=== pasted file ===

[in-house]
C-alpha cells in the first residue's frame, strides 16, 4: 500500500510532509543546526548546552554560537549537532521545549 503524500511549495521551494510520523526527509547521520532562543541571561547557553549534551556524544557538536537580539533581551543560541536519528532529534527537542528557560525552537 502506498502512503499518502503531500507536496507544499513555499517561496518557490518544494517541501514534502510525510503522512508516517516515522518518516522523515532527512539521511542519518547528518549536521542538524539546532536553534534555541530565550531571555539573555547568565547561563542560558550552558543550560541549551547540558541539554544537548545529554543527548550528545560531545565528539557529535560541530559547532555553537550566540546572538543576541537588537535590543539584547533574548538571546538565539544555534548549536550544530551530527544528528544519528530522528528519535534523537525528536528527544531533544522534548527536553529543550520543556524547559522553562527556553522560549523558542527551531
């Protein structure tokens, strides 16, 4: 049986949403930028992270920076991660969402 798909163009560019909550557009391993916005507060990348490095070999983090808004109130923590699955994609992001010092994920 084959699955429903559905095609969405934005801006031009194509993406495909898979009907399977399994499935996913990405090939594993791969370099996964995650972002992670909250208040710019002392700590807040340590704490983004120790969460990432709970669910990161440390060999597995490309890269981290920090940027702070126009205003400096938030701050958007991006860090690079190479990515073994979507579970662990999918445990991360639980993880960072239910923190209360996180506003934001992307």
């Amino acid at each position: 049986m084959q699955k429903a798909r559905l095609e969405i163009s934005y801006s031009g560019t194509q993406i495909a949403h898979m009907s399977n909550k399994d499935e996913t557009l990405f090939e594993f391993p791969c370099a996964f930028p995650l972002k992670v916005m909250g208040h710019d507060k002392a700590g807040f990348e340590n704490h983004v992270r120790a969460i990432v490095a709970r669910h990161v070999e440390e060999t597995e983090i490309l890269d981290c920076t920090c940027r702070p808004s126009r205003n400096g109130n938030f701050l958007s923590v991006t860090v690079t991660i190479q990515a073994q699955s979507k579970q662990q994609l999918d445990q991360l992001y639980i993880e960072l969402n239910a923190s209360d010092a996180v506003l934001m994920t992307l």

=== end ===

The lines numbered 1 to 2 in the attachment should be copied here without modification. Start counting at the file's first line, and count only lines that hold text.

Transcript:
[in-house]
C-alpha cells in the first residue's frame, strides 16, 4: 500500500510532509543546526548546552554560537549537532521545549 503524500511549495521551494510520523526527509547521520532562543541571561547557553549534551556524544557538536537580539533581551543560541536519528532529534527537542528557560525552537 502506498502512503499518502503531500507536496507544499513555499517561496518557490518544494517541501514534502510525510503522512508516517516515522518518516522523515532527512539521511542519518547528518549536521542538524539546532536553534534555541530565550531571555539573555547568565547561563542560558550552558543550560541549551547540558541539554544537548545529554543527548550528545560531545565528539557529535560541530559547532555553537550566540546572538543576541537588537535590543539584547533574548538571546538565539544555534548549536550544530551530527544528528544519528530522528528519535534523537525528536528527544531533544522534548527536553529543550520543556524547559522553562527556553522560549523558542527551531